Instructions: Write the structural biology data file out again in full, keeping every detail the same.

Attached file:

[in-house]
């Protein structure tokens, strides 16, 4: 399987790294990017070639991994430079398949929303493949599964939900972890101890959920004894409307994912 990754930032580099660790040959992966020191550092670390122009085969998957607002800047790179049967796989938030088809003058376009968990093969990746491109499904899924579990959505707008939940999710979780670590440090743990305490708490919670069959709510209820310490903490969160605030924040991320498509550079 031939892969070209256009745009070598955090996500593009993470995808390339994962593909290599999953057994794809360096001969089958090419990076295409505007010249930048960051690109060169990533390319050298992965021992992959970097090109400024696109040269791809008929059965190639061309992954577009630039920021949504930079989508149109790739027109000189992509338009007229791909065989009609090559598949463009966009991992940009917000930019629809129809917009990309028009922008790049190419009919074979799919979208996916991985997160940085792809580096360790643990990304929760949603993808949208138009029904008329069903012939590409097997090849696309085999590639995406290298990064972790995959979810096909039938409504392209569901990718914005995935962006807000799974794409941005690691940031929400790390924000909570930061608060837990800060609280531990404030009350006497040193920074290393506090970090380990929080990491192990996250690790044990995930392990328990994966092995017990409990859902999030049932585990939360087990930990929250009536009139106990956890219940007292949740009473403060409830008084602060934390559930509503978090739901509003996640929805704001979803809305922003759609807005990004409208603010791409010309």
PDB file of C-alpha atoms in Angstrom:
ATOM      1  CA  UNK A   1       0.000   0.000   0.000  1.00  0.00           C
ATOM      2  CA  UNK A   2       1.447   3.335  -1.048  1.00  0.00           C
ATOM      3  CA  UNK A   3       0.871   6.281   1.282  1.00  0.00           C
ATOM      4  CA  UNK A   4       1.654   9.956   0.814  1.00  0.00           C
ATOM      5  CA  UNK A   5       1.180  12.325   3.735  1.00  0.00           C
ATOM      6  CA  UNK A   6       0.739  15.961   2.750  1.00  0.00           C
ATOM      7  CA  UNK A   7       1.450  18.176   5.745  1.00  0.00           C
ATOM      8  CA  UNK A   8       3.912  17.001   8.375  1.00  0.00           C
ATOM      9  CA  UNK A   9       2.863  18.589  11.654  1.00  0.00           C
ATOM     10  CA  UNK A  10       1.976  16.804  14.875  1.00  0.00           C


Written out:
[in-house]
């Protein structure tokens, strides 16, 4: 399987790294990017070639991994430079398949929303493949599964939900972890101890959920004894409307994912 990754930032580099660790040959992966020191550092670390122009085969998957607002800047790179049967796989938030088809003058376009968990093969990746491109499904899924579990959505707008939940999710979780670590440090743990305490708490919670069959709510209820310490903490969160605030924040991320498509550079 031939892969070209256009745009070598955090996500593009993470995808390339994962593909290599999953057994794809360096001969089958090419990076295409505007010249930048960051690109060169990533390319050298992965021992992959970097090109400024696109040269791809008929059965190639061309992954577009630039920021949504930079989508149109790739027109000189992509338009007229791909065989009609090559598949463009966009991992940009917000930019629809129809917009990309028009922008790049190419009919074979799919979208996916991985997160940085792809580096360790643990990304929760949603993808949208138009029904008329069903012939590409097997090849696309085999590639995406290298990064972790995959979810096909039938409504392209569901990718914005995935962006807000799974794409941005690691940031929400790390924000909570930061608060837990800060609280531990404030009350006497040193920074290393506090970090380990929080990491192990996250690790044990995930392990328990994966092995017990409990859902999030049932585990939360087990930990929250009536009139106990956890219940007292949740009473403060409830008084602060934390559930509503978090739901509003996640929805704001979803809305922003759609807005990004409208603010791409010309």
PDB file of C-alpha atoms in Angstrom:
ATOM      1  CA  UNK A   1       0.000   0.000   0.000  1.00  0.00           C
ATOM      2  CA  UNK A   2       1.447   3.335  -1.048  1.00  0.00           C
ATOM      3  CA  UNK A   3       0.871   6.281   1.282  1.00  0.00           C
ATOM      4  CA  UNK A   4       1.654   9.956   0.814  1.00  0.00           C
ATOM      5  CA  UNK A   5       1.180  12.325   3.735  1.00  0.00           C
ATOM      6  CA  UNK A   6       0.739  15.961   2.750  1.00  0.00           C
ATOM      7  CA  UNK A   7       1.450  18.176   5.745  1.00  0.00           C
ATOM      8  CA  UNK A   8       3.912  17.001   8.375  1.00  0.00           C
ATOM      9  CA  UNK A   9       2.863  18.589  11.654  1.00  0.00           C
ATOM     10  CA  UNK A  10       1.976  16.804  14.875  1.00  0.00           C